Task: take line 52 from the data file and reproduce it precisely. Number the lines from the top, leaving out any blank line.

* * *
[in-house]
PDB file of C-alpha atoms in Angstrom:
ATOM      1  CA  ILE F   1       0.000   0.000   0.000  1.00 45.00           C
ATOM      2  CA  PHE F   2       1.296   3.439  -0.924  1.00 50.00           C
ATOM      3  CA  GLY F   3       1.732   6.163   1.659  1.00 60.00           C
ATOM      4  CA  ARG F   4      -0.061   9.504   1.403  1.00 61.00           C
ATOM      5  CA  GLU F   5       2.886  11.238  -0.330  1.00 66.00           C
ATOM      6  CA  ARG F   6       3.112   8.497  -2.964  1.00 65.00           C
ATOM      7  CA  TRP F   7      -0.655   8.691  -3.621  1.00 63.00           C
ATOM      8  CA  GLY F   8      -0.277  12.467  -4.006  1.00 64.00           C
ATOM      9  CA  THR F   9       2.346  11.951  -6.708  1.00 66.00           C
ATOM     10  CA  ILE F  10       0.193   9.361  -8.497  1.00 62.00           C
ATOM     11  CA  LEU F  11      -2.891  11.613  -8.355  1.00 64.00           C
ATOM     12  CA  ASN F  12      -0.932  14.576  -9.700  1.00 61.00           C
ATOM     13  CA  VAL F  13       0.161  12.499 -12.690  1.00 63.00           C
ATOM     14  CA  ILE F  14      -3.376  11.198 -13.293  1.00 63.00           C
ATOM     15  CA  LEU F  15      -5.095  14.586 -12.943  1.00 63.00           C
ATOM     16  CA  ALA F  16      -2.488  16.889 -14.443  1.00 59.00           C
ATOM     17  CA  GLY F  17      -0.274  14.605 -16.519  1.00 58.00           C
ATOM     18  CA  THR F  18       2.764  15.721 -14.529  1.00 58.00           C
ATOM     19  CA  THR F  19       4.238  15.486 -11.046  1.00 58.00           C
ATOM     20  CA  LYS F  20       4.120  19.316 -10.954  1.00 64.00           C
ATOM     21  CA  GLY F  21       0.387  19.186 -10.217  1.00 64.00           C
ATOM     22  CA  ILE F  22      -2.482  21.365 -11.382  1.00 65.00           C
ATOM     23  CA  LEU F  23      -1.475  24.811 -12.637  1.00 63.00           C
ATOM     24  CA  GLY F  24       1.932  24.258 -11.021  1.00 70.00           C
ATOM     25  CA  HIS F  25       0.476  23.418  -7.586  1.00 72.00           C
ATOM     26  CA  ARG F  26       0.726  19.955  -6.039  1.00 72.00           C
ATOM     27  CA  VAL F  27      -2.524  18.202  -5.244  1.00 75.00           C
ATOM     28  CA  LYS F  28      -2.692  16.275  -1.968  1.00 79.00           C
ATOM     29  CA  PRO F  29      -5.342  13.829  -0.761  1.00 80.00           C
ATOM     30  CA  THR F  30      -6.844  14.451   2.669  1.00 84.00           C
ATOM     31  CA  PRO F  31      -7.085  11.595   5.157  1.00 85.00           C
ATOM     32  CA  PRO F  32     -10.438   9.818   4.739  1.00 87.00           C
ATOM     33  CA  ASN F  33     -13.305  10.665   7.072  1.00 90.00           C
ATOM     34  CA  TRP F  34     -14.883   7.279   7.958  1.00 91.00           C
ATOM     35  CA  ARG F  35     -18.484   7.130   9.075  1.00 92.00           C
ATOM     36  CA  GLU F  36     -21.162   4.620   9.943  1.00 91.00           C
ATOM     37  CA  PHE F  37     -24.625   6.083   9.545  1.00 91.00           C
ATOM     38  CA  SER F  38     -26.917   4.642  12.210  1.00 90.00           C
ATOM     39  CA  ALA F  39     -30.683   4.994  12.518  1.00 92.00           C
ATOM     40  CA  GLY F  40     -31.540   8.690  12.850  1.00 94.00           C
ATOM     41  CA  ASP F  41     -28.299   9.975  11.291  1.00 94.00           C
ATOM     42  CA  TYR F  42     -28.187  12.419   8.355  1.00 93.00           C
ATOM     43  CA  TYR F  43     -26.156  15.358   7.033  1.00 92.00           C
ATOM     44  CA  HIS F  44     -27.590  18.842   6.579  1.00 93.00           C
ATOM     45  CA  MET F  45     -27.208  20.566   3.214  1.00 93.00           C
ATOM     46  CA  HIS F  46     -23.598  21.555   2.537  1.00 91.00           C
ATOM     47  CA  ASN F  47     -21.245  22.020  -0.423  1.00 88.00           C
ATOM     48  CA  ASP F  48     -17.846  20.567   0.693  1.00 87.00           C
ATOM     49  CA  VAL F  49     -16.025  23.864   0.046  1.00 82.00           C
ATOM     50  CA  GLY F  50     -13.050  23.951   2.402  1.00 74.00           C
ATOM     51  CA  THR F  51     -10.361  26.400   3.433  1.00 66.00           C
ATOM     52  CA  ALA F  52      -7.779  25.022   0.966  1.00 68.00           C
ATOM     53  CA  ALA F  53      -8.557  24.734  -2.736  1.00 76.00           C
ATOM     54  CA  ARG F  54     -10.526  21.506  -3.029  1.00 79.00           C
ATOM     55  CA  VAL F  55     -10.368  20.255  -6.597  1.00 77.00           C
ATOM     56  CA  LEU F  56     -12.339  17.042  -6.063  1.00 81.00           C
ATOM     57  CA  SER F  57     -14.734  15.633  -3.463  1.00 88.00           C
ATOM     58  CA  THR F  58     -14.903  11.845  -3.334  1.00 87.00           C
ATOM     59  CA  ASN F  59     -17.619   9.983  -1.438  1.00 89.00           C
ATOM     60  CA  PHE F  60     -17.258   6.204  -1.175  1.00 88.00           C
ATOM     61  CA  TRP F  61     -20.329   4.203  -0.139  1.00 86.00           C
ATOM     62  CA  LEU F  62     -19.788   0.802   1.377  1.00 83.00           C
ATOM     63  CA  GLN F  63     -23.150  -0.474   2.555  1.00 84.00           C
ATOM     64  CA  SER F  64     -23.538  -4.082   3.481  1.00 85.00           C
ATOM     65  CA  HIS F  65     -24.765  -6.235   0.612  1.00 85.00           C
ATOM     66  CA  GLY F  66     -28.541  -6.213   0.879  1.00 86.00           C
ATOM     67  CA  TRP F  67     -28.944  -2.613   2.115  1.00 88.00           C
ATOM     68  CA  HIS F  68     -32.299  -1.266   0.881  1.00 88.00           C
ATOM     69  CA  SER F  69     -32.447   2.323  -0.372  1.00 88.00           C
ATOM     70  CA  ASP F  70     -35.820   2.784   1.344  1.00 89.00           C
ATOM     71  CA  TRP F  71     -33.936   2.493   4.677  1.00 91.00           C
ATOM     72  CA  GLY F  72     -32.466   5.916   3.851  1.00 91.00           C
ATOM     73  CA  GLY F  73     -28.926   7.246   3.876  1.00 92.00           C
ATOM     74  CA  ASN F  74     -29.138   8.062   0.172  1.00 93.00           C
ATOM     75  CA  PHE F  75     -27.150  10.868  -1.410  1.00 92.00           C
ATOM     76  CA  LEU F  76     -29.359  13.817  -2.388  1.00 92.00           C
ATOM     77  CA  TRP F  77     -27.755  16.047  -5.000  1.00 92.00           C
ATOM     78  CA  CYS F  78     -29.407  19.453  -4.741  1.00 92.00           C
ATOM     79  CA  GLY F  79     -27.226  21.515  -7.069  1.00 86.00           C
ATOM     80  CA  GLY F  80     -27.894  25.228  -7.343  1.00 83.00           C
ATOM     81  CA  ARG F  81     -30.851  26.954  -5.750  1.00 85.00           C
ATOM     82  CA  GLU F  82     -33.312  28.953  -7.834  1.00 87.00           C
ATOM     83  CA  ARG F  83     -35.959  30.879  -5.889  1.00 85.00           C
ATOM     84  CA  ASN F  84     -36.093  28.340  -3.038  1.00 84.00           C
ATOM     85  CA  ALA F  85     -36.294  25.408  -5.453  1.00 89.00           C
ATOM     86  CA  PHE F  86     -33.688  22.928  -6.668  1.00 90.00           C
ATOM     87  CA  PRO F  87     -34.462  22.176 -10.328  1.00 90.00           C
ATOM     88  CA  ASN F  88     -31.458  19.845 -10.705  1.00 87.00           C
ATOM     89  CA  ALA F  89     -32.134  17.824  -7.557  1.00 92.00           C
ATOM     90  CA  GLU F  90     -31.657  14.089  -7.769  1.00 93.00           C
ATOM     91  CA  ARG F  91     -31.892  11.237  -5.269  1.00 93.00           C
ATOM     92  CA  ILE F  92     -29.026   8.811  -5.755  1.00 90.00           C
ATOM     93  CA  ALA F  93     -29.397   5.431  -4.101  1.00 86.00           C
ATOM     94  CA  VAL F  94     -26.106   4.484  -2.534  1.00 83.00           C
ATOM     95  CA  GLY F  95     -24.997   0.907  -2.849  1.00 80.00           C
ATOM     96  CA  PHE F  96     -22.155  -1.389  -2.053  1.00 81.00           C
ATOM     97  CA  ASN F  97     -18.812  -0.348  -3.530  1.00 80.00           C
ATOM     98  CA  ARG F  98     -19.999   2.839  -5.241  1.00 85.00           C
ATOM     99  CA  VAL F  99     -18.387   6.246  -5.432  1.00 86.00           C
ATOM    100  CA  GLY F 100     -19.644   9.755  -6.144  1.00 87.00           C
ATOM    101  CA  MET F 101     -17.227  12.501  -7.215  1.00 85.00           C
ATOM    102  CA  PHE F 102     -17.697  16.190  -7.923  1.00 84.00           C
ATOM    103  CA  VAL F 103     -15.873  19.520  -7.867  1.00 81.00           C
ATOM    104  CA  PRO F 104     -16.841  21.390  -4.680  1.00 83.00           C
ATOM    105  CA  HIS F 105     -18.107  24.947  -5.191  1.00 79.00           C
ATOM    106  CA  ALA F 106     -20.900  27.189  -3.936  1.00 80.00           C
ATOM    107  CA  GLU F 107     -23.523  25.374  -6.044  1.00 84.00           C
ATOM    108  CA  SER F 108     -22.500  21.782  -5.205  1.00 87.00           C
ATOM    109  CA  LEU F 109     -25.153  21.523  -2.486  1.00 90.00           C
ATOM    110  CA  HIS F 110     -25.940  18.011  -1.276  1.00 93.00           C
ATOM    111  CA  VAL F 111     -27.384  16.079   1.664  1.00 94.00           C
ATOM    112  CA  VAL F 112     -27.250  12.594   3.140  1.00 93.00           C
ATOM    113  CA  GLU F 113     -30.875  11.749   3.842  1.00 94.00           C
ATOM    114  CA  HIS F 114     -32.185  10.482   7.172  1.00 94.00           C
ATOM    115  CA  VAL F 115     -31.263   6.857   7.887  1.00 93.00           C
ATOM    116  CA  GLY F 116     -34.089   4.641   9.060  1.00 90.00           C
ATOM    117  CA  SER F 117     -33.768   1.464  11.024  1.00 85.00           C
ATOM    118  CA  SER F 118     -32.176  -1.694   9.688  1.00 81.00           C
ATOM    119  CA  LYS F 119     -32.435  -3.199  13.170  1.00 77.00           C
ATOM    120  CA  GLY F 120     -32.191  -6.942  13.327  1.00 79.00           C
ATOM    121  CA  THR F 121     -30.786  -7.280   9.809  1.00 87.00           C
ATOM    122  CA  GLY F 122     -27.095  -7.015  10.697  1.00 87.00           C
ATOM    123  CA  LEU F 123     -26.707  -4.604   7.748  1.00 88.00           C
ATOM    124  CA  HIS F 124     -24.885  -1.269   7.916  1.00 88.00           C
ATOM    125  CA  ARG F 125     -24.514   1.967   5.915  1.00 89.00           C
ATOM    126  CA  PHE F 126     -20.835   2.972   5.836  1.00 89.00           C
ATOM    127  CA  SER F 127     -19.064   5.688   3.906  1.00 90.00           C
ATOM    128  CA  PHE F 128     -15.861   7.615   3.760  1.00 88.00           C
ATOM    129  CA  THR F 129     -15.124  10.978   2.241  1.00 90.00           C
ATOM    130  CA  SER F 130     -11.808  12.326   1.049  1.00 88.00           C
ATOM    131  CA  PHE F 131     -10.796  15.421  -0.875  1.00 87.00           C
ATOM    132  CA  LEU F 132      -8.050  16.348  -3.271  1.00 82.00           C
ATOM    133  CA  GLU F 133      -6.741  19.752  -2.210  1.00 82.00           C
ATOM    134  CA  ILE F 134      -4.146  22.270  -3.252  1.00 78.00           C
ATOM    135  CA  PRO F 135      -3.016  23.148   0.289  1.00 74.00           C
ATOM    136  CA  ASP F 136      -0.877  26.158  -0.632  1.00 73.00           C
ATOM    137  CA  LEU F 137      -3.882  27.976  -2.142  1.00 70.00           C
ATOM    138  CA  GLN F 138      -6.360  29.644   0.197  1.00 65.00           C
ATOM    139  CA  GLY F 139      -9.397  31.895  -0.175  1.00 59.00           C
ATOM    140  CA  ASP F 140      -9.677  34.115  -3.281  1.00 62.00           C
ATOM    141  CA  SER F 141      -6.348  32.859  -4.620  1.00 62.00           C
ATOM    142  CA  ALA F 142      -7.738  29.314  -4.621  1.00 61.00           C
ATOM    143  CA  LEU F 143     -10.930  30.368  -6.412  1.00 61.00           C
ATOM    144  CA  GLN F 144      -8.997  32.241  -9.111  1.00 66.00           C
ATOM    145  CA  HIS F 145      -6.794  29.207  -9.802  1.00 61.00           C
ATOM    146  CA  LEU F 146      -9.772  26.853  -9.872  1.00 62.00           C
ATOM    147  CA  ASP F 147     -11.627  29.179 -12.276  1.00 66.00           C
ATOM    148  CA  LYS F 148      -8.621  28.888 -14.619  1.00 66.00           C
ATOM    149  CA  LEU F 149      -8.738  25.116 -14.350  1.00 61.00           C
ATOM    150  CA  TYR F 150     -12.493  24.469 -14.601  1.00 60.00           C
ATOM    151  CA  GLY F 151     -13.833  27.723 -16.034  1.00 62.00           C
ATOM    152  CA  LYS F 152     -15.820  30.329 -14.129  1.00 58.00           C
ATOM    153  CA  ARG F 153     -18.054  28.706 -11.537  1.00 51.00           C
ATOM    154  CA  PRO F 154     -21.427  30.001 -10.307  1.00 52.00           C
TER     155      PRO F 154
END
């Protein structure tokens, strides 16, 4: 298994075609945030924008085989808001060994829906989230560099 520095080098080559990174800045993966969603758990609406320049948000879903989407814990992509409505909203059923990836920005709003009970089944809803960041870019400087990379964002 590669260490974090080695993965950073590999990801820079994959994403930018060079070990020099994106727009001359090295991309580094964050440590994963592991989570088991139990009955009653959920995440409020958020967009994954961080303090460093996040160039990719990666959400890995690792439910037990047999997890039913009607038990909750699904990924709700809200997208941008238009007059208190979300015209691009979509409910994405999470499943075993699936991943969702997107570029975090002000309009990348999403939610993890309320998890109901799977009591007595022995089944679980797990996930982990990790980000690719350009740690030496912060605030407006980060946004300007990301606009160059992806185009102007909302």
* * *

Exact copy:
ATOM     50  CA  GLY F  50     -13.050  23.951   2.402  1.00 74.00           C